7 Changes to Make Your Meals Healthier

Eating healthy can be hard if you eat out a lot, eat street food, and eat fast food. It’s always healthiest to make your own fresh meals at home. Why is this? Because street food or fast food often contains unhealthy ingredients that you aren’t even aware of.  When you cook at home, you can control the quality and freshness of your ingredients.

“In Asia, street food is both delicious and cheap, but the drawback is that it can be unhealthy for you,” says Nikki, a certified health and wellness coach with the Institute of Integrative Nutrition in New York and a freelance Pilates instructor at Museflower Retreat & Spa Chiang Rai, Thailand.

Nikki explains that street food uses very cheap ingredients, which are not the highest quality and possess lots of MSG, processed white sugar, and vegetables oils for deep frying.  If you really love street food and can’t give it up, try to go for healthier choices like fresh fruit from the fruit cart, grilled salt-covered fish stuffed with lemongrass, and fresh coconuts and fresh papaya salad rather than deep-fried snacks like fried bananas, fried taro, fried chicken wings, and fatty braised pork leg.

“Fast food (like popular chains and pre-packaged meals) are cooked with very cheap oils that can’t withstand high heats, lots of artificial flavors, MSG, and preservatives, and a lot of added low-quality processed white salt and white sugar. They use the cheapest ingredients to maximize profits and factory-farmed meat loaded with hormones. Fast food is mass produced and not made with care, the way your mother would cook for you at home,” says Nikki.

Other unhealthy ingredients to be aware of in fast food and processed foods are high fructose corn syrup, white processed salt, and highly processed non-organic dairy products, which are full of MSG and artificial flavors.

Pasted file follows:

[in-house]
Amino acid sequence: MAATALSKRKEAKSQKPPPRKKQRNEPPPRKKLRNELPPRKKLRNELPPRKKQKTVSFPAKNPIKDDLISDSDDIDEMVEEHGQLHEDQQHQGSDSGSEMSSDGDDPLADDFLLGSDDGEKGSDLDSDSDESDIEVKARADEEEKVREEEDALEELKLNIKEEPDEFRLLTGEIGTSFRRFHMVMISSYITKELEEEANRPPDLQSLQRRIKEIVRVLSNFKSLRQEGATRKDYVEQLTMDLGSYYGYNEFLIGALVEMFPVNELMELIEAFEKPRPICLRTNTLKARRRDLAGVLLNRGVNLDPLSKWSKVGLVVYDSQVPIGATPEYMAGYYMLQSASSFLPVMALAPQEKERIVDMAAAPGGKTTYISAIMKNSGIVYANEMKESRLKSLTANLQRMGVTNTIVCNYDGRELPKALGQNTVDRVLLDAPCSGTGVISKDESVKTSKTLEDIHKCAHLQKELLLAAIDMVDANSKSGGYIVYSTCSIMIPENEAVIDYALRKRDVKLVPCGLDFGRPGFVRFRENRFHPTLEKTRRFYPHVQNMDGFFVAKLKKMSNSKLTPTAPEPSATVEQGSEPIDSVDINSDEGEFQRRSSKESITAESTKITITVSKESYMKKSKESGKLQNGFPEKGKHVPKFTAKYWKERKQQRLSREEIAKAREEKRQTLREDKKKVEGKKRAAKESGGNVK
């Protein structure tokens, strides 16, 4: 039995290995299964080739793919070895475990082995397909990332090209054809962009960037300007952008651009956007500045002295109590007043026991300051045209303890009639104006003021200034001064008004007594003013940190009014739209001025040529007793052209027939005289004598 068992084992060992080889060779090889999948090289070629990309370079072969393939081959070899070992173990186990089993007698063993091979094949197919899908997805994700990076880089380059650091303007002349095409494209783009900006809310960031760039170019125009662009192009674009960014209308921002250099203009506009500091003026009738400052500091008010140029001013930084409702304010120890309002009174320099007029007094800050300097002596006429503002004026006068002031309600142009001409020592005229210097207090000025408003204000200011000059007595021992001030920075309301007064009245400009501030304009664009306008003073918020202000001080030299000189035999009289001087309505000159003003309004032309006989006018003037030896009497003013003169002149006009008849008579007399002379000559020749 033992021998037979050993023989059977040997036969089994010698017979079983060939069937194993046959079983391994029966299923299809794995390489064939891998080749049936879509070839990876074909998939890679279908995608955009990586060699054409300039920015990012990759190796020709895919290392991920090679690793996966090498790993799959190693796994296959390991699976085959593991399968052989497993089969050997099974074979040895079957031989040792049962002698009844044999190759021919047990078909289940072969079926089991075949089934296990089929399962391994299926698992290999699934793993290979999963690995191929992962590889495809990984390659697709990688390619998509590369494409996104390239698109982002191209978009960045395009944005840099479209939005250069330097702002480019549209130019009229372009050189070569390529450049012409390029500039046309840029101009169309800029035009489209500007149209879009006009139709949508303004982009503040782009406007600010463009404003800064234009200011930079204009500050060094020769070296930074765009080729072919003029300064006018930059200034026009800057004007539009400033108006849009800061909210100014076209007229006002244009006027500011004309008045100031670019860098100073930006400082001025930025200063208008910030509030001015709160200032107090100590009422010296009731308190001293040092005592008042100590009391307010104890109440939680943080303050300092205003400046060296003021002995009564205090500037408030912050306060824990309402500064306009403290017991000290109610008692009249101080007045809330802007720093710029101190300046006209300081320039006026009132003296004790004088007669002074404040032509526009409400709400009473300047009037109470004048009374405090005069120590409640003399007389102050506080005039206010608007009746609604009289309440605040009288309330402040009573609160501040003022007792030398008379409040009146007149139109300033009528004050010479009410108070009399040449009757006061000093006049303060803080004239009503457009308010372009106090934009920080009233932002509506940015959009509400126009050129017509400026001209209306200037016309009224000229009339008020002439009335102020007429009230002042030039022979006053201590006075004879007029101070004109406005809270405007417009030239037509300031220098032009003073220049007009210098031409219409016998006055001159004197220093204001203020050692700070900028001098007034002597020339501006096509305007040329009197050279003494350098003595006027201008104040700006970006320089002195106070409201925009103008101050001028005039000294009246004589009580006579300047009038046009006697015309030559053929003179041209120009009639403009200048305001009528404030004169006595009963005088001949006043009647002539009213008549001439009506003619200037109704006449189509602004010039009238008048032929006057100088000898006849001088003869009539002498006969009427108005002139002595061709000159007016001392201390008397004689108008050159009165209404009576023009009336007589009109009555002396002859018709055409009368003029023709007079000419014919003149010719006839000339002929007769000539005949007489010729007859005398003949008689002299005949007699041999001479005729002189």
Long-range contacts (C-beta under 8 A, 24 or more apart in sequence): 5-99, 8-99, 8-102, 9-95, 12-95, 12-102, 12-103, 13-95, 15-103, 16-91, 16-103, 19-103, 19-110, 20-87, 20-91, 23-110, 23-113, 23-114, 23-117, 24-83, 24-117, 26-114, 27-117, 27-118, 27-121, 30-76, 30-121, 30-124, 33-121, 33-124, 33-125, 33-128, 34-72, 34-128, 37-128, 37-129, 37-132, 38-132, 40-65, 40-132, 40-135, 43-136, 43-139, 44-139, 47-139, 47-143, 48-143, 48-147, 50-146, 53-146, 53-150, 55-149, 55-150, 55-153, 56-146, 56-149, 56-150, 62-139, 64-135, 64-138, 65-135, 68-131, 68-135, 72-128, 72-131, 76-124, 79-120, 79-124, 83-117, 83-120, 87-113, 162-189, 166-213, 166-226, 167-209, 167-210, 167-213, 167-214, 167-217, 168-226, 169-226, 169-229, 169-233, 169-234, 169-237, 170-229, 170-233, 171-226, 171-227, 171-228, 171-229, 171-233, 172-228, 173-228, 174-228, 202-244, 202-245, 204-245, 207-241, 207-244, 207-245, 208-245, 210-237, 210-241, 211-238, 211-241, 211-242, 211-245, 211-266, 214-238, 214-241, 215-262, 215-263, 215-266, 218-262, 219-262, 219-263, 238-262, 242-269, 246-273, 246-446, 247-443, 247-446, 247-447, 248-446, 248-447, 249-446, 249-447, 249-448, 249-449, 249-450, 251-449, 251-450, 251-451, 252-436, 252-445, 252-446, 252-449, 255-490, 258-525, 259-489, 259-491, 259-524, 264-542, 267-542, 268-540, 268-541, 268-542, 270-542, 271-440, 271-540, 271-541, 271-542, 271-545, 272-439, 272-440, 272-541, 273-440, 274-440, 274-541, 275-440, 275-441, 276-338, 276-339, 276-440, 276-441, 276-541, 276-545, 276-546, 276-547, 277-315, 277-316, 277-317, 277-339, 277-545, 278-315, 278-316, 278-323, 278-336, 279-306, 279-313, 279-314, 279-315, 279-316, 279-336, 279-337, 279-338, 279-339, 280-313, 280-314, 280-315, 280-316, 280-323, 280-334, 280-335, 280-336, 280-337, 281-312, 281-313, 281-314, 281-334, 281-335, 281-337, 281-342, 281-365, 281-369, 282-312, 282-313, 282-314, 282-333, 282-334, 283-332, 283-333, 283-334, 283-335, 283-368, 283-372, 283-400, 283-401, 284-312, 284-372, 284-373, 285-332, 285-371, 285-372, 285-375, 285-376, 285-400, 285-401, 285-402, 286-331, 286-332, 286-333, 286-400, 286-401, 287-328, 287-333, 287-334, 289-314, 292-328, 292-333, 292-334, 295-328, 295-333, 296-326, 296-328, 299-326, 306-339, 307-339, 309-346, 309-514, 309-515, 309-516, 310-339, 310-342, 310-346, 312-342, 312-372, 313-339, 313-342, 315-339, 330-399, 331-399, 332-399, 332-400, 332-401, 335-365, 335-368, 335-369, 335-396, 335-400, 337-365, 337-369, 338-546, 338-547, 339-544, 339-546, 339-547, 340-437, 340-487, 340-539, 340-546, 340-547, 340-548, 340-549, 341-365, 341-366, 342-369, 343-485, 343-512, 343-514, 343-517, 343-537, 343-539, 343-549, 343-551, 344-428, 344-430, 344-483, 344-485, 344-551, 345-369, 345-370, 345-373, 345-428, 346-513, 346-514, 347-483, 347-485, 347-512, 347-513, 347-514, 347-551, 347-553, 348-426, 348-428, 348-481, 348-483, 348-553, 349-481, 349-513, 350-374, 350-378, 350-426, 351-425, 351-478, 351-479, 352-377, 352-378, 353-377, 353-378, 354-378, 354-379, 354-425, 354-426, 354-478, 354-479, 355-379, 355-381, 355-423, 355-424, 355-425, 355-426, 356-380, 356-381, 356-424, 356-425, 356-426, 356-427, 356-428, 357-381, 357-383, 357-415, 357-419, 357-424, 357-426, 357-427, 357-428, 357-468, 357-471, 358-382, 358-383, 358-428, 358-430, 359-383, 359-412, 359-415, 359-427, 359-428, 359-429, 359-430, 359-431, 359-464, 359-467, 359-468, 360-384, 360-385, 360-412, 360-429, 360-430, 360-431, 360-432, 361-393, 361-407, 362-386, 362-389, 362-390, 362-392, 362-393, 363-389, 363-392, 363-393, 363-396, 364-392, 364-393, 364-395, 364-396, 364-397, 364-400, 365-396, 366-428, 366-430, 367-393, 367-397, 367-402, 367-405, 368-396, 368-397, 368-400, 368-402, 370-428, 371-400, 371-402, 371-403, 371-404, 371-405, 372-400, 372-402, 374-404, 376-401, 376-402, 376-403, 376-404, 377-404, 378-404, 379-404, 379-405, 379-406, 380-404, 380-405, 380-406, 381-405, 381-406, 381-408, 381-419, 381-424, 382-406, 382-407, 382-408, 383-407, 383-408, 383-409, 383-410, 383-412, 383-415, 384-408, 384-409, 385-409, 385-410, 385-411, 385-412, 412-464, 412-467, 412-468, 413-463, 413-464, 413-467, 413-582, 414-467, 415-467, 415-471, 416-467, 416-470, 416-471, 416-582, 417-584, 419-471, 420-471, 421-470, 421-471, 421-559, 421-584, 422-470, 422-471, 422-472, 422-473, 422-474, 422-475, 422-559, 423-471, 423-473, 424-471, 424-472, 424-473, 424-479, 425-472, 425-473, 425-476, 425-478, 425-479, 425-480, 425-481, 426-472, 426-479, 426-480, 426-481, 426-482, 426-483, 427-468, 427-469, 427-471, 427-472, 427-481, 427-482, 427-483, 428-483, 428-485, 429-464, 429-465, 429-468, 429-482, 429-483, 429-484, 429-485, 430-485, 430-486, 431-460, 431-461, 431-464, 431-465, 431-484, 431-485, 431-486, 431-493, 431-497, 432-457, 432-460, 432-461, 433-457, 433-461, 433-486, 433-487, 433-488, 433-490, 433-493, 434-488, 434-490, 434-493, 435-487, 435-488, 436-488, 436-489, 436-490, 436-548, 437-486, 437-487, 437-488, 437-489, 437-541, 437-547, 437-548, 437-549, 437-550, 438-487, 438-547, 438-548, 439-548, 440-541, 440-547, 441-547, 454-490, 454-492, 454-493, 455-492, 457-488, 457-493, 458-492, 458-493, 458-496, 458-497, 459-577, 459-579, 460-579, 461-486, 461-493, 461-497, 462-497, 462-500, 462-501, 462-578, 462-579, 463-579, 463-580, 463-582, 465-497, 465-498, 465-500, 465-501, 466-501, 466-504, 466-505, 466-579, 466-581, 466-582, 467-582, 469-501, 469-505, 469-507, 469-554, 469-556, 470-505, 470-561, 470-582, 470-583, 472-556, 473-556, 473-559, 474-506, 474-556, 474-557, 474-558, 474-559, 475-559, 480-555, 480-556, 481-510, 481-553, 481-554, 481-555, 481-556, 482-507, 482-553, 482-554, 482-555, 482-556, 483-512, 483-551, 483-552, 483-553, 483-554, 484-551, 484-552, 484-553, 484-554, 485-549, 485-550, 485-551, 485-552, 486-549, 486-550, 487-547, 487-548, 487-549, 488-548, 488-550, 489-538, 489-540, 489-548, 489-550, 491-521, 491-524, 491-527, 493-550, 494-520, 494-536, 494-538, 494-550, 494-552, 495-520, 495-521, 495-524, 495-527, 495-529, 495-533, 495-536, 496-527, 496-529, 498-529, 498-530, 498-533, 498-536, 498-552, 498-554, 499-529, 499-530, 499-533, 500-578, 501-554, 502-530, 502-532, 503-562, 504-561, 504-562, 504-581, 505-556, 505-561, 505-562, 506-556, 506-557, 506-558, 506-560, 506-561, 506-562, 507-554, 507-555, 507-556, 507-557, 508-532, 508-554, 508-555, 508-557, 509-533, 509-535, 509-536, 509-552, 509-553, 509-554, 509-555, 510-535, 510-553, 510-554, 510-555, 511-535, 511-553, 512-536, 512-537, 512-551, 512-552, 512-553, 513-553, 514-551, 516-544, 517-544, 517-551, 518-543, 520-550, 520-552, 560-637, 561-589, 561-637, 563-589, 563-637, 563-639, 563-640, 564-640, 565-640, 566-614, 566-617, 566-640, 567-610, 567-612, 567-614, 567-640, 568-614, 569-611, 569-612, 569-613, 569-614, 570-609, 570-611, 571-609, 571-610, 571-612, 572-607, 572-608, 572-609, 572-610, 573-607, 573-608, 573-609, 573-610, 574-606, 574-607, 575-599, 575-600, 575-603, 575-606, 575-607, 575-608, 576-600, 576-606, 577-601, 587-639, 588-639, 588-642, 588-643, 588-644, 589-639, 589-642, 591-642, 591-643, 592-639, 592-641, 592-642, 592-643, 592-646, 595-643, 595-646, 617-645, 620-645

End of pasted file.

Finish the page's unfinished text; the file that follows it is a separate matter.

Tania Ho, founder and owner of Museflower Retreat & Spa, Chiang Rai’s first all-inclusive vegetarian wellness retreat, is a certified Hado program operator, a holistic program that measures the bio-energetic levels of negative energy and toxins in a person’s body.

Tania found that while giving Hado counseling to a few of her clients, their results showed an energetic presence of different kinds of herbicides or pesticides as pollutants inside their bodies. One of these clients was someone who doesn’t cook at home and eats out often, and another of these clients was someone who loves to cook at home and eats lots of vegetables.  So how could they both have different lifestyles but similar toxicities? The link between the two is that both people did not actively look for organic vegetables or organic restaurants. So besides using healthy cooking ingredients, people should try buying organic produce as much as possible to avoid consuming and absorbing pesticides and toxins.

“With online shopping and more and more organic shops opening, it’s becoming easier and affordable to buy organic products. But even with organic products, consumers should still read the labels to check what kind of ingredients are present. Avoid products or sauces with MSG and artificial coloring,” recommends Tania.

Museflower Retreat and Spa’s dining room Soul Food Corner is known for its delicious and amazingly flavorful vegetarian cuisine, made from the freshest produce and eggs picked the same day from the property’s on-site organic farm.

“Guests always comment on the delicious taste and flavor, and often say they don’t realize there’s no meat in the food because people usually expect that vegetarian food is bland and boring.

“A lot of people think that salt and sugar are bad for you so they try to be healthier by cutting it out completely, so they end up eating very bland food every day,” says Tania. “But we can improve the flavor of the food by choosing what kind of salt and what kind of sugar we use.”

With these healthy tips from the Museflower kitchen,  you can make simple switches in your own cooking and diet to make your food healthier and even taste better.

Adds Tania, “Simply switching to healthier, natural, and organic substitutes can improve the flavors in our food as well. Eating without feeling guilty or judging ourselves is important too. Moderation is the best approach for me, and eating should be a pleasurable sensory experience (rather than a guilt trip) that reminds us to be in the now and enjoy the present moment.”

For more information about wellness cooking and workshops in Chiang Rai, click here.